SESO is not your typical soup kitchen. Every Saturday, volunteers get together at a spot in Jalan Tun HS Lee, commonly referred to as the Bangkok Bank area within the soup kitchen community, a popular location to distribute food to the homeless. Tables and chairs are promptly arranged before the beneficiaries begin to turn up and volunteers start taking orders, asking whether they would prefer coffee or tea with their three-course meal. It operates like a restaurant and people from the streets who come here can enjoy a warm meal comfortably, in a dignified and welcoming environment. It is an approach SESO founder and CEO Tan Shi Wen, marketing director Chee Si Ying and operations director Nadia Sarah Anne Ismail Fadzil feel strongly about.
For Tan, the desire to work with the homeless community first crossed her mind when she was reading law in the UK. “Like most students, I remember throwing house parties and like all house parties, the food wasn’t always finished.” Once, Tan saw a homeless man scavenging for food in the garbage bin where she had discarded the leftovers from the night before.
“It was winter but he was not wearing a jacket. I later noticed that his dog was covered in one, presumably his. When he found food he fed his dog first,” she vividly recollects. Something stirred within her that day and she knew she had to take action.
From then on, she got involved with various non-governmental organisations and volunteered at dialysis centres, orphanages, old folks’ homes and a Down syndrome school. It was not until she came back to Malaysia eight years ago that she began to actively pursue the idea for SESO.
But before that, Tan volunteered with a number of food-related organisations as she believed that by joining an existing NGO, it would help pool resources instead of diluting them. Unable to find an organisation that fit the particular concerns she wished to champion, the 31-year-old corporate lawyer and partner at Skrine & Co decided to start her own, leading to the birth of SESO. While the non-profit modus operandi sets it apart from that of others with similar objectives, it is playing a part in an ecosystem and Tan acknowledges that collaboration between organisations is vital.
SESO’s main goal is to reduce food waste and nourish communities using surplus food. This is done by collecting food that would otherwise go to waste from some Jaya Grocer, Village Grocer and AEON outlets on an ad hoc basis. On whether it was challenging to get the grocers on board as partners, Tan explains that it is because “bigger grocery stores have this image to maintain. Freshness is the most important thing, so it is very difficult for them to donate all the food that they would rather throw away.”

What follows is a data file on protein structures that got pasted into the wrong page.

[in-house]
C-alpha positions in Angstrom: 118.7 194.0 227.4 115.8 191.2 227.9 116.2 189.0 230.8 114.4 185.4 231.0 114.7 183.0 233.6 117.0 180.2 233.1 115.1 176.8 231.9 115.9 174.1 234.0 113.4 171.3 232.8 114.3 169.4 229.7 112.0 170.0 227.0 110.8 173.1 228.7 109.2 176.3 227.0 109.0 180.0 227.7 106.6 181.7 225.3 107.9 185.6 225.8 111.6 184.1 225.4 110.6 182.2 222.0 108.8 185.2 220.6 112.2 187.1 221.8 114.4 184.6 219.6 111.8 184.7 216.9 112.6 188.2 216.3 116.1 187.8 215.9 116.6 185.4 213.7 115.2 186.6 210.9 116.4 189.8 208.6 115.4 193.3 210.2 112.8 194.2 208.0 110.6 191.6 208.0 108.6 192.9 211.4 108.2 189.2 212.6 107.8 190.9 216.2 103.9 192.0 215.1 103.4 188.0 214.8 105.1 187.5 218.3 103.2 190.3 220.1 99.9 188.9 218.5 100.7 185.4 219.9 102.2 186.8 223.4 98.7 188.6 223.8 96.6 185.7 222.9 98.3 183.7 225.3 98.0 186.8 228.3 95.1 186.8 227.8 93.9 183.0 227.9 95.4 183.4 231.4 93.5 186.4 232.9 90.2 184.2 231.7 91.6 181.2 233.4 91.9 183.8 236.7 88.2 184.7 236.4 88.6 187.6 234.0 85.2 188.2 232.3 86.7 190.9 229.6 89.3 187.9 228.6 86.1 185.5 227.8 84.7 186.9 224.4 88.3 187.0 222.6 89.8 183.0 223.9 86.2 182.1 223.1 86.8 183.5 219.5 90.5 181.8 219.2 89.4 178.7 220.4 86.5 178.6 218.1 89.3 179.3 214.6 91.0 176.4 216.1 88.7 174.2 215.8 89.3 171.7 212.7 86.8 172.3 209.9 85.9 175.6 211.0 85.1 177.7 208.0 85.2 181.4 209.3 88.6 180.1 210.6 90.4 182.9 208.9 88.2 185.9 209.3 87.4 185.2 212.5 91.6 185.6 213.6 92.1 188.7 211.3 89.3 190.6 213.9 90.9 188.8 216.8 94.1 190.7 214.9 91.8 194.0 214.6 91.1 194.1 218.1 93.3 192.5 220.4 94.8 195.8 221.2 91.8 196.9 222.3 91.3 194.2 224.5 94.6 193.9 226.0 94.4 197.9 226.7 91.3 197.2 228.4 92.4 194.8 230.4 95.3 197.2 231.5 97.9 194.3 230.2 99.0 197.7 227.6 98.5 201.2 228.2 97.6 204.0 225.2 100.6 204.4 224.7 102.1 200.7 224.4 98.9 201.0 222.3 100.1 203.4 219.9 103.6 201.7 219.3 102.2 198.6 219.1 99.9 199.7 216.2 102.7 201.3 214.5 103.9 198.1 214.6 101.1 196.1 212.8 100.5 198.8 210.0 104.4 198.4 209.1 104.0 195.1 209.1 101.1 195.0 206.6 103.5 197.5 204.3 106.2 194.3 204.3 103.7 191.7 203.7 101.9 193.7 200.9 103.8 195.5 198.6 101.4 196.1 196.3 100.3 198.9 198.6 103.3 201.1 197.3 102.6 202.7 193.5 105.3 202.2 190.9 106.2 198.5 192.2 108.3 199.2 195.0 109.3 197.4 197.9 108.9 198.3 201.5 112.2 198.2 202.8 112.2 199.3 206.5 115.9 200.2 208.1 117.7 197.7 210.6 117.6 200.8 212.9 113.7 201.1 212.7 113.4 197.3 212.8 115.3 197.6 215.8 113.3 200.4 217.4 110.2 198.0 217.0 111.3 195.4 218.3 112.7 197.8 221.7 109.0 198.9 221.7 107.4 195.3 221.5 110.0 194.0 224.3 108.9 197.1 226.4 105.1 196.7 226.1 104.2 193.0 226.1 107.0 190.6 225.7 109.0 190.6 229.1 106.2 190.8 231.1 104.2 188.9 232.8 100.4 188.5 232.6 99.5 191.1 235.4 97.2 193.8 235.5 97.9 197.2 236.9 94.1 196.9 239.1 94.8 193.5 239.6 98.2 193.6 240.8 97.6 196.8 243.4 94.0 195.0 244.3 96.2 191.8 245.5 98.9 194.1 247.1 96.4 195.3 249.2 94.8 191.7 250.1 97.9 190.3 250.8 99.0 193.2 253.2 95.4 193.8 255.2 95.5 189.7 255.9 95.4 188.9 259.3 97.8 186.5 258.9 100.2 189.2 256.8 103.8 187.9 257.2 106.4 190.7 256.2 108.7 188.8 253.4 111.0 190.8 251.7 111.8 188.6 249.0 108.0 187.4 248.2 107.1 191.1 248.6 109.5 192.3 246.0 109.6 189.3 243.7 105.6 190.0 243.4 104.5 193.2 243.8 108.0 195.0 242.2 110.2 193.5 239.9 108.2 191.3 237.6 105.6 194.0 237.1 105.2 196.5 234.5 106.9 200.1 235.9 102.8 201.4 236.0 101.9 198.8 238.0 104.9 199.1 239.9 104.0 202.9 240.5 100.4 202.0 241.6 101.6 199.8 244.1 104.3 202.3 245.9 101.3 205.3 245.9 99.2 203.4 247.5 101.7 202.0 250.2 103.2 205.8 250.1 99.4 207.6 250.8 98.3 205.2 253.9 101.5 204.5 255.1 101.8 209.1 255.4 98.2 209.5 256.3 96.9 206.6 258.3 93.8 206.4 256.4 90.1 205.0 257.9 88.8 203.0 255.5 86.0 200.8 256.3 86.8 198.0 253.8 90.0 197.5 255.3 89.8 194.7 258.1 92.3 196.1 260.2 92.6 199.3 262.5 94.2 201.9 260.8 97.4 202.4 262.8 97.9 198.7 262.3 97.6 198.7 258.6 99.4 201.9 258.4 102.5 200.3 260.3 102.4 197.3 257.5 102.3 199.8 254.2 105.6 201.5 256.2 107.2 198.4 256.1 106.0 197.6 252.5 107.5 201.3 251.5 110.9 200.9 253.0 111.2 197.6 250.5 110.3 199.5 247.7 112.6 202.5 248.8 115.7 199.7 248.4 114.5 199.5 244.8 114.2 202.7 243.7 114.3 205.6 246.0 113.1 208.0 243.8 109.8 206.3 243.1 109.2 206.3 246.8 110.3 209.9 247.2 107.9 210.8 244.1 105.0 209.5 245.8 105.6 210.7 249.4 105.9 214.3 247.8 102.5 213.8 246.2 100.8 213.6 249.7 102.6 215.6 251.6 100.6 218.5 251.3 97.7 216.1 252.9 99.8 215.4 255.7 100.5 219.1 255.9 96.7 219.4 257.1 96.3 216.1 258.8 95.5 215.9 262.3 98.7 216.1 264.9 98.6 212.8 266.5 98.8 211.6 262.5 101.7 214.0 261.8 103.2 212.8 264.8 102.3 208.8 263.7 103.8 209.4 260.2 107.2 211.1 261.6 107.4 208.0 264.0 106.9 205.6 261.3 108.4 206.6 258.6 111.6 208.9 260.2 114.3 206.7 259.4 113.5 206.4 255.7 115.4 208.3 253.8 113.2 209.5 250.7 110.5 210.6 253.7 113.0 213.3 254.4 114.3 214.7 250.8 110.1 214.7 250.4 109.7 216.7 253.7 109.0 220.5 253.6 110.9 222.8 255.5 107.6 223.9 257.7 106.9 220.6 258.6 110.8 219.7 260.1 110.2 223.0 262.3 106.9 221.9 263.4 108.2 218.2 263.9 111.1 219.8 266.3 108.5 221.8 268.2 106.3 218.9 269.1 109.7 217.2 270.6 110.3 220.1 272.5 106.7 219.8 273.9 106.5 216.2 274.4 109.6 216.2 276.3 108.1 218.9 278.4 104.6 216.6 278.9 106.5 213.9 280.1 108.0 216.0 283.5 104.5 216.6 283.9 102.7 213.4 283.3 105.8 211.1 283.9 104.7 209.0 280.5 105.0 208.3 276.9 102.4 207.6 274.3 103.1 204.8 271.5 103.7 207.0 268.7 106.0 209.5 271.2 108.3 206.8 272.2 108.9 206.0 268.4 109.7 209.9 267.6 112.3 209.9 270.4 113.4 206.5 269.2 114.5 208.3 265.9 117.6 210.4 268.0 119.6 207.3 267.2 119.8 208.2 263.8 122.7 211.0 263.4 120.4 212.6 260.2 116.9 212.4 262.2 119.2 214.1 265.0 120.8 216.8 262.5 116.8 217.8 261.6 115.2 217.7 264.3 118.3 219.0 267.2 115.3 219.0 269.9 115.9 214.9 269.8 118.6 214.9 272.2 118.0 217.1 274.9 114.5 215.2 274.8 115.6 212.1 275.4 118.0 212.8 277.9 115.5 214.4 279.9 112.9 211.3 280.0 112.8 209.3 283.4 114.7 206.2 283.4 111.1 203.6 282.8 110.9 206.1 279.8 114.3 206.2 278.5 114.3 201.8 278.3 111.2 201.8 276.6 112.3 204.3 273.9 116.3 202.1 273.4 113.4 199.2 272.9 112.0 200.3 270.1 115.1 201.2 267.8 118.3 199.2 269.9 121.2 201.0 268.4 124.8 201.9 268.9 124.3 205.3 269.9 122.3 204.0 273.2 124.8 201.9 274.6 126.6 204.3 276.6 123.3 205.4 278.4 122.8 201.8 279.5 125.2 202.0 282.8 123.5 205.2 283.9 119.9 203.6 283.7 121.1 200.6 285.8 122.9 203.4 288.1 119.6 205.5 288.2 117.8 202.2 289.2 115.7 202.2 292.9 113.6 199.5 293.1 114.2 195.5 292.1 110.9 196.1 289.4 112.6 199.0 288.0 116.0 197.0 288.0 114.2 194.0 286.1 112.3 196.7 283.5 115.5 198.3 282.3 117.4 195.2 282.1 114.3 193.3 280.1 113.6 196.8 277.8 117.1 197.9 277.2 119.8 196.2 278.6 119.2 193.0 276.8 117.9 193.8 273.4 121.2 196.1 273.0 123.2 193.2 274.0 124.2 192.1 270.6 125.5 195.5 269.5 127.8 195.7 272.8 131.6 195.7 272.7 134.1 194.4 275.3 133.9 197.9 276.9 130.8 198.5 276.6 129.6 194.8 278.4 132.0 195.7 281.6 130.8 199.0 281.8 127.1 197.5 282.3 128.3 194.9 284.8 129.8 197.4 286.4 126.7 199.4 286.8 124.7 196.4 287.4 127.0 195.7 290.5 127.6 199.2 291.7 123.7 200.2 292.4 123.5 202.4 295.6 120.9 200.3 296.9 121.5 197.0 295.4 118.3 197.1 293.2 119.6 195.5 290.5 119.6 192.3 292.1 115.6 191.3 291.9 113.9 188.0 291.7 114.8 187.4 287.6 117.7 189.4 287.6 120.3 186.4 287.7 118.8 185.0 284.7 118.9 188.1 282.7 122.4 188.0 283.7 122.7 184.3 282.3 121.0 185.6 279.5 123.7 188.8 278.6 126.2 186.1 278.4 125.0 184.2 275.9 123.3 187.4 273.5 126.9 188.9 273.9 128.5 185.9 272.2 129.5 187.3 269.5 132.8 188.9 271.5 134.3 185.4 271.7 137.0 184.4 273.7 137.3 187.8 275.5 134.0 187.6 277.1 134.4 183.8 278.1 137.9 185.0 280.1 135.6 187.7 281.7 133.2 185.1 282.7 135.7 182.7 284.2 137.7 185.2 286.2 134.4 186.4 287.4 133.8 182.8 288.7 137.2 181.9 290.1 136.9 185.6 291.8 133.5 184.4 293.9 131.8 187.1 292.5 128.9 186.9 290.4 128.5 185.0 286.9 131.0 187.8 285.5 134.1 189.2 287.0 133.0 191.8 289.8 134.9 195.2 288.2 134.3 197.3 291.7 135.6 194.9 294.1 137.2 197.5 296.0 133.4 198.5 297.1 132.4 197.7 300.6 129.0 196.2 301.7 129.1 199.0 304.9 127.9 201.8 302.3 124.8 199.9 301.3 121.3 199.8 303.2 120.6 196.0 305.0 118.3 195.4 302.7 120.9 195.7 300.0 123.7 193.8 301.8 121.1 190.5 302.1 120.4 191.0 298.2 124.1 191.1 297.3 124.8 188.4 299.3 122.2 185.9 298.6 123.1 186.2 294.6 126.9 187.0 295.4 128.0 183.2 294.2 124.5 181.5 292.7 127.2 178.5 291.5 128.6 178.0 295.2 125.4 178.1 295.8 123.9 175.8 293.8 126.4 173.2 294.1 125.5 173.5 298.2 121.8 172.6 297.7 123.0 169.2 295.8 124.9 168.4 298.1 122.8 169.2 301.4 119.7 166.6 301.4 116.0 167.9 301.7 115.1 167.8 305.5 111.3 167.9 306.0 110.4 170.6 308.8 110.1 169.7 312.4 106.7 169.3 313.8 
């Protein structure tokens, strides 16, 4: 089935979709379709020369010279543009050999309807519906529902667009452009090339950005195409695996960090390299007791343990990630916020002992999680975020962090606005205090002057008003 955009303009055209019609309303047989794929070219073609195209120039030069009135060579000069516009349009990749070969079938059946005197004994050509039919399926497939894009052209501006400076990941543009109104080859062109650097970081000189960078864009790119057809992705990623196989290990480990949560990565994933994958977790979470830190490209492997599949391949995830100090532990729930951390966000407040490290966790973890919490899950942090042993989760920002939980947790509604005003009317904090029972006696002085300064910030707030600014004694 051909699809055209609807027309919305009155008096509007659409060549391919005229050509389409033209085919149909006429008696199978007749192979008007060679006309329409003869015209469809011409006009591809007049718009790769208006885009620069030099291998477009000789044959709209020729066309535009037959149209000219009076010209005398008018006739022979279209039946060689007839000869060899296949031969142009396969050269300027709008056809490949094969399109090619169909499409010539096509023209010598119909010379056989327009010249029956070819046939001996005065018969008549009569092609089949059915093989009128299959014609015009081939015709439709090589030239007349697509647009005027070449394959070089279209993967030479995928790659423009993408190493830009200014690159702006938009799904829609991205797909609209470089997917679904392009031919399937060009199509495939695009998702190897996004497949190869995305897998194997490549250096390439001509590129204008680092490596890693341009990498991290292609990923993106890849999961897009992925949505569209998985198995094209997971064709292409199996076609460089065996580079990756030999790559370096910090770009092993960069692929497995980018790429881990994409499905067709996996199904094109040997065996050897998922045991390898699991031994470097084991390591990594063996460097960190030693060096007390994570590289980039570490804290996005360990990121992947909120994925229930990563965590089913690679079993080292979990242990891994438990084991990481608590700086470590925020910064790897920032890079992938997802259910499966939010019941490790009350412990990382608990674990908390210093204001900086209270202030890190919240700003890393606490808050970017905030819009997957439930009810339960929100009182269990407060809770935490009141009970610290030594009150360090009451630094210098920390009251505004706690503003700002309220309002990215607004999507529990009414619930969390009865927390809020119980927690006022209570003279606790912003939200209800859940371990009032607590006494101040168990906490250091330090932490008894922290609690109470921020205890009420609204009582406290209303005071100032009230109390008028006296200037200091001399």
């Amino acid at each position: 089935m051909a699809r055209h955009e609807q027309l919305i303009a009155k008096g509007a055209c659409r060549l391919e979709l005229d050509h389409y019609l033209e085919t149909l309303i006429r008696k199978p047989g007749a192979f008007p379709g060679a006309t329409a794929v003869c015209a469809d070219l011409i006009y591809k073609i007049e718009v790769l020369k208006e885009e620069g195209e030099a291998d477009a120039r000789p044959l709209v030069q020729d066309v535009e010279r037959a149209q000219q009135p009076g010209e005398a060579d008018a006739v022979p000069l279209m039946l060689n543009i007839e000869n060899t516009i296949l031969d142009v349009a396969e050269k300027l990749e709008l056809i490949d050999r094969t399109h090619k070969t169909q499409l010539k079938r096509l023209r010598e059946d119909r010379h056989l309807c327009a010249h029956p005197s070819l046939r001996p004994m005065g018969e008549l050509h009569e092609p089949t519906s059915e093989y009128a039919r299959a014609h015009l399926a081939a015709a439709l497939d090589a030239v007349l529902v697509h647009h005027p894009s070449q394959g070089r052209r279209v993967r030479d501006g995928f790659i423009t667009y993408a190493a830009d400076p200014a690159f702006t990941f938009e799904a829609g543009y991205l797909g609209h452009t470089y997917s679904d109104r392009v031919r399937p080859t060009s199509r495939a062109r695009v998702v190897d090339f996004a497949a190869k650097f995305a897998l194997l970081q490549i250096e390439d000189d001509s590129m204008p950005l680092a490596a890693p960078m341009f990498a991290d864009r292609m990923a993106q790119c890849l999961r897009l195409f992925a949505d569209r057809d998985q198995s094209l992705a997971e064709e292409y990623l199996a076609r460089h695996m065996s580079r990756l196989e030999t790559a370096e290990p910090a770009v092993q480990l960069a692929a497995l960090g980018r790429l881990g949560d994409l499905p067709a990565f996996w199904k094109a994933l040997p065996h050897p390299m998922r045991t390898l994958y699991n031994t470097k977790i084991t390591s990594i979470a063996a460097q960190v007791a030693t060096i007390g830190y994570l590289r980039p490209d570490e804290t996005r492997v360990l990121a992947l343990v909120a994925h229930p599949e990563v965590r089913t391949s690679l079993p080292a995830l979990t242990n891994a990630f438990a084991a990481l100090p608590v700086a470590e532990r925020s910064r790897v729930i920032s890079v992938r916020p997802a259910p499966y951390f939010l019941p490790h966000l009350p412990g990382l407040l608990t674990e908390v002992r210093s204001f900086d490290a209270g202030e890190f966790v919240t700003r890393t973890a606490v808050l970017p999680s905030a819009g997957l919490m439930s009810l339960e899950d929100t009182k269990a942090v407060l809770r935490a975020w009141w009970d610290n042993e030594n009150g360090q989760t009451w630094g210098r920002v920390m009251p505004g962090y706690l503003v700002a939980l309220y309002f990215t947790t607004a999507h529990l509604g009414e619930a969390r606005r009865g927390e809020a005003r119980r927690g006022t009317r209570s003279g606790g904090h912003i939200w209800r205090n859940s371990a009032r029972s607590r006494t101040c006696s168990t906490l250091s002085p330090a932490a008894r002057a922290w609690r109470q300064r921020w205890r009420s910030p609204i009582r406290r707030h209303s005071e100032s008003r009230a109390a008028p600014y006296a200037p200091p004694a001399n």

Then, the chefs at partner restaurant, Grain, use those ingredients to prepare an appetiser, main dish and dessert for 100 people. “The menu depends on what we collected that day. There’s always one protein-based dish and when it comes to meat, we can’t use surplus; we buy fresh, using funds from sponsors,” says Tan.
Loosely based on UK’s Food Cycle, which serves community meals, Tan describes the food distribution sessions as a “pop-up mamak”, offering not only sustenance but also company and conversation during meal time. “Food Cycle not only caters for the homeless but also old people, so we try to do that as well. We hope that people who are lonely or live in isolation will come and share a meal with us,” Tan says. Bearing this in mind, SESO serves food to people who come to them on a no-questions-asked basis.
Over its one year of operations, she has already noticed a positive change in reception and continues to build on this relationship of trust with street people. Ideally, she would like to have food for everyone but sometimes, the supplies run out and people have to be turned away. Partnerships can sometimes mean more food is available as they discovered during one food distribution session with St Regis Hotel, which served 250 people.
“This year, we have moved our focus from only feeding to being campaign-based. At the end of the day, we want to raise awareness of food waste. We believe food waste does not only stop at feeding. Every single person can make a difference through our habits, from buying to eating, storing and throwing,” says Tan.
At the student level, SESO’s Unleash Captain Zero campaign saw participation from Taylor’s College, Sunway University, Multimedia University, Perdana University and Reliance College. The winning team’s video of their efforts in raising awareness and combating food waste will be showcased at the movie premiere of Avengers: Endgame in Starling Mall, Petaling Jaya, on April 25. At the event, members of the underprivileged community that SESO serves through its food programme will be treated to a night at the movies. The premiere, which is open to the public, coincides with the launch of its food-sharing platform where restaurants in the mall may post discounts and promotions near closing time with the aim of reducing food waste.
Between this and their full-time jobs, the three women have their hands full but are constantly in search of ways and means to tackle food waste and poverty, and hopes to expand the operations to other states.
“We have to think of a bigger platform ... the food is too much to only feed the homeless,” Tan says, stressing the seriousness of the food waste problem.
This article first appeared on Apr 8, 2019 in The Edge Malaysia.